Washington — The Supreme Court heard arguments today in the first design patent case it has heard in 120 years. The high court is considering lowering the $399 million a district court awarded Apple. Even though the particular design patents only cover a few ornamental features and the accused phones involves many thousands of patented innovations, the damages amount was set based on the entire profits Samsung made on the accused phone models.
The current law on design patent damages was passed by Congress in the late 19th Century to protect rugs and other items where the design can’t effectively be separated from the product. The high court is considering how that law should be applied to more complex products, like smartphones.
The Computer & Communications Industry Association filed an amicus brief asking SCOTUS to hear this design patent case and at the merits stage. In the filing, CCIA argued the lower court ruling raised constitutional issues by expanding a patent for a small ornamental feature to include all of the innovation making up a complex device.
The following can be attributed to CCIA President & CEO Ed Black:
“To award all the profits of a product based on a dispute over a design feature devalues all the other innovation and components that go into producing a high tech device. We are hopeful the Supreme Court can offer a sensible review of this senseless interpretation of the law.”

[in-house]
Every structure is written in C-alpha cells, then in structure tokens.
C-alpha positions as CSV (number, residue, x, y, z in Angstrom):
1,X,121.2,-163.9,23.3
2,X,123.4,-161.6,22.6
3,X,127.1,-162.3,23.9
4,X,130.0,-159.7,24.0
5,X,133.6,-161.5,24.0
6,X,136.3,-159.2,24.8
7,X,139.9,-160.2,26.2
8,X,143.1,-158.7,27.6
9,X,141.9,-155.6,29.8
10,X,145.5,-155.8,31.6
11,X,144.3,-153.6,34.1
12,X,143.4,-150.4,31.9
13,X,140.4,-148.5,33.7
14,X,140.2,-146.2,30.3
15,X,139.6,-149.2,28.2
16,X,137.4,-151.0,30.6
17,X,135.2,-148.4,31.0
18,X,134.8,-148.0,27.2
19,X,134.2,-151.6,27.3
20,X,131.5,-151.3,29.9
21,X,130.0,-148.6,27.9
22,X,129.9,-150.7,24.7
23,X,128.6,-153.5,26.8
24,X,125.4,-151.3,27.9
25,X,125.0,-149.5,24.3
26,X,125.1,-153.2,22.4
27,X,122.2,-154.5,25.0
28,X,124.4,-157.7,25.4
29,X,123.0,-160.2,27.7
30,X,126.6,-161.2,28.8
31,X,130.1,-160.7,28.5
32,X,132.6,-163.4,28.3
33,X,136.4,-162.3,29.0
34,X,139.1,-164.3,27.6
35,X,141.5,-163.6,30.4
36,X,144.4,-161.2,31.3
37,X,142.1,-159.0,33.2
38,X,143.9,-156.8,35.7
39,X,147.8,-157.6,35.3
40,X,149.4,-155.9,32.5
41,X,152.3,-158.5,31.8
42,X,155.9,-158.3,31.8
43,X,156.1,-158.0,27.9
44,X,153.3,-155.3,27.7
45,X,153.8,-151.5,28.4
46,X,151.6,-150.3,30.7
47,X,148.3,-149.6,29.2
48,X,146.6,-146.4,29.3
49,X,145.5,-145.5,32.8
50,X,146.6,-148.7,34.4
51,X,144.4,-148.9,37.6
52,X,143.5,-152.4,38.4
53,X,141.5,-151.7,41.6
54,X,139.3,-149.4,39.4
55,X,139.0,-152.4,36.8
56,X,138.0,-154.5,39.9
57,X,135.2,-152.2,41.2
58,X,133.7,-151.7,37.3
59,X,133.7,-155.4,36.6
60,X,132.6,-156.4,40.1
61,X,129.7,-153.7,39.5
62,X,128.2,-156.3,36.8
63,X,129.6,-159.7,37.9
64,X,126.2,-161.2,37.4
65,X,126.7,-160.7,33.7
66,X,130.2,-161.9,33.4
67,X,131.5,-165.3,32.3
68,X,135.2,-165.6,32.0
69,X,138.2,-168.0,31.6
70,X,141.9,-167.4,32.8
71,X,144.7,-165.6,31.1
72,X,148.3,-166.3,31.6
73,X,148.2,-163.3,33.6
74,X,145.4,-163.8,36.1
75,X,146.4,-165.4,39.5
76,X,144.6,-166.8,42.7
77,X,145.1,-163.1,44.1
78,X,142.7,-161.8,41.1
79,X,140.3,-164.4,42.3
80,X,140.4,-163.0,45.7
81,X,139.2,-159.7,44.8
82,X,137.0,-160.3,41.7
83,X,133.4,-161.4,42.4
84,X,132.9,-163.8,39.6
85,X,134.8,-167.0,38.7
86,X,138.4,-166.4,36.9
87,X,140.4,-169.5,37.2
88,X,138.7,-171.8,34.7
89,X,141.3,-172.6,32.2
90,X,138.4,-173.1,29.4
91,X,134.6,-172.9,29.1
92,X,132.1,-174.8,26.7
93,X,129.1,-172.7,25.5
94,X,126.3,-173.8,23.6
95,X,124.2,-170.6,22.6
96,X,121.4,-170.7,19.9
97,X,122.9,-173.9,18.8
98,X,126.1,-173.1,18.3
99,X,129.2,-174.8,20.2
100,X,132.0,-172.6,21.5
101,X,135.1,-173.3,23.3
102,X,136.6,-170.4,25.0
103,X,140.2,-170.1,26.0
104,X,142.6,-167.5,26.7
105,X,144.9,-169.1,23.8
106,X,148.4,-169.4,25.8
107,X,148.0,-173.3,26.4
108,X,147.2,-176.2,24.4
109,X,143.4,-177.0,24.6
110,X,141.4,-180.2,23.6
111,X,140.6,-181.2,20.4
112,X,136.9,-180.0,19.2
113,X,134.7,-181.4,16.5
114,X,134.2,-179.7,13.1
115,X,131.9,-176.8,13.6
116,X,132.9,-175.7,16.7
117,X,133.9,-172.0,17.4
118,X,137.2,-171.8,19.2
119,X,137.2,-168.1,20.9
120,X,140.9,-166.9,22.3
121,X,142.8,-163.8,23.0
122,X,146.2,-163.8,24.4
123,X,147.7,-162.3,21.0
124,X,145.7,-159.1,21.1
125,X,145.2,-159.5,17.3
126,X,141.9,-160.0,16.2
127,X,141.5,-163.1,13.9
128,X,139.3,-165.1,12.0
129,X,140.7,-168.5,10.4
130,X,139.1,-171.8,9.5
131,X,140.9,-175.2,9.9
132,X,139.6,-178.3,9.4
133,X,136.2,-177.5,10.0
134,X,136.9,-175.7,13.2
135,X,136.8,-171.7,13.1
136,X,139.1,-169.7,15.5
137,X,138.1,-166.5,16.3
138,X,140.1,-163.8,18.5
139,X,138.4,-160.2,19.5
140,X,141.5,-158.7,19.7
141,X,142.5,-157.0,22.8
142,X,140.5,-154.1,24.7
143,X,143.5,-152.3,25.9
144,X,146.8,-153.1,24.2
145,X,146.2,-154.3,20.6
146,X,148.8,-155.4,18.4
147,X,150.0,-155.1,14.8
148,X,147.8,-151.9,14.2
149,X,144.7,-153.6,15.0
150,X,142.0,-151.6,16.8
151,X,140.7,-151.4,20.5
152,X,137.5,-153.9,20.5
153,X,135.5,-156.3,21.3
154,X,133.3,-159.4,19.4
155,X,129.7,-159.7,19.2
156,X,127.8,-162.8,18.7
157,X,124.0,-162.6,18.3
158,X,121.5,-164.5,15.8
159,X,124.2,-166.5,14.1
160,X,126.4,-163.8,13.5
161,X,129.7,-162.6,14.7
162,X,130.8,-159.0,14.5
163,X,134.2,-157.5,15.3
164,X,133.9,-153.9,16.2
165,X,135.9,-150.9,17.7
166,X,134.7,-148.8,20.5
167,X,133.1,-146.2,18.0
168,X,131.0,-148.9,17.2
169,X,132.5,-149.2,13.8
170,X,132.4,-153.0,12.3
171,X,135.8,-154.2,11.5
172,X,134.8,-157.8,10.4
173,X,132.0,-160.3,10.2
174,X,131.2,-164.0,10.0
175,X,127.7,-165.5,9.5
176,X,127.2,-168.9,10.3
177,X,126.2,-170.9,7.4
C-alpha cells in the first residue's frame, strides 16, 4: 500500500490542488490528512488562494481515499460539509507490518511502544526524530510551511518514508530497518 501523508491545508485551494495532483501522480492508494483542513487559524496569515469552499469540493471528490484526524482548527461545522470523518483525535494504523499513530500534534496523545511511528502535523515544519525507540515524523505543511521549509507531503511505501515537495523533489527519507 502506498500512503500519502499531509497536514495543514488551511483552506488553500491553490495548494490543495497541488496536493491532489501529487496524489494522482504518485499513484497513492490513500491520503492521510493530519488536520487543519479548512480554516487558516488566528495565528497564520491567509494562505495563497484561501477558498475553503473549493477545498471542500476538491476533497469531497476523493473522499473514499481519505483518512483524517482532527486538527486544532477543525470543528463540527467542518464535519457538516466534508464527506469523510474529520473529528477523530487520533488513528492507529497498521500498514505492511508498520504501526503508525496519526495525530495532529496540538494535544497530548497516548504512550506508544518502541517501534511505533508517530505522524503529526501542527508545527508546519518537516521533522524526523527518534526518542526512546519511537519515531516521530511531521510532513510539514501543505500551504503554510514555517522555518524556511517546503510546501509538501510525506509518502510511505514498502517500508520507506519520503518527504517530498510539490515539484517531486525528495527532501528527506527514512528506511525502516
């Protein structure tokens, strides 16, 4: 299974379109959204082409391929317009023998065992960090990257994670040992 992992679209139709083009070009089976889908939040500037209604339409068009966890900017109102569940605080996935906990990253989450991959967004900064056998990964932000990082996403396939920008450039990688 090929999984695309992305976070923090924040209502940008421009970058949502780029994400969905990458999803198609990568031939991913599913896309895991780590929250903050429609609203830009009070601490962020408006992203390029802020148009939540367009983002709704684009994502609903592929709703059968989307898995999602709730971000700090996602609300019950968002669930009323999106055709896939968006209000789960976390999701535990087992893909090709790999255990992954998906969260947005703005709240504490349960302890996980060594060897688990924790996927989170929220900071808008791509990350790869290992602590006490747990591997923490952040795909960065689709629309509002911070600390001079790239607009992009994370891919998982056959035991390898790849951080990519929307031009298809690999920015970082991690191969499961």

All parties agreed with the argument CCIA originally made in its amicus briefs about the scope of the term “article of manufacture.”
The following can be attributed to CCIA patent counsel Matt Levy:
“At oral argument, Samsung, Apple, and the U.S. government all agreed that the Federal Circuit was wrong to say that design patent damages must be based on the entire profits for the product sold to consumers. The Justices seemed to be comfortable with this position as well, because they focused on the correct standards to use in applying the statute. Based on what I heard, I think it’s very likely that the Court will modify the lower court’s decision.”
“The damages statute for design patents was written to protect products like rugs, where the design was essentially the entire thing being sold. Congress certainly didn’t intend to treat complex products as if only the outer appearance is what matters. Something like a smartphone involves thousands of inventions and offers an enormous variety of features. A smartphone is much more than just the outer casing. The logic just doesn’t work — and neither does the math. We think the lower court misinterpreted the law. If the lower court’s interpretation stands, it would have a chilling effect on investment and development of products: developing new products would become incredibly risky with your entire profits at stake if you infringe a single design patent.”
“If the lower court’s decision stands, it would provide yet another tool for patent assertion entities to use to extract money from companies that produce complex products; patent assertion entities could threaten them with the loss of their entire profit. “
Levy will speak at American University Tuesday afternoon (today) at a panel discussion on the issues at stake in the Samsung Apple case.
For additional background on the legal arguments in this case, please see his preview blog post for Patent Progress.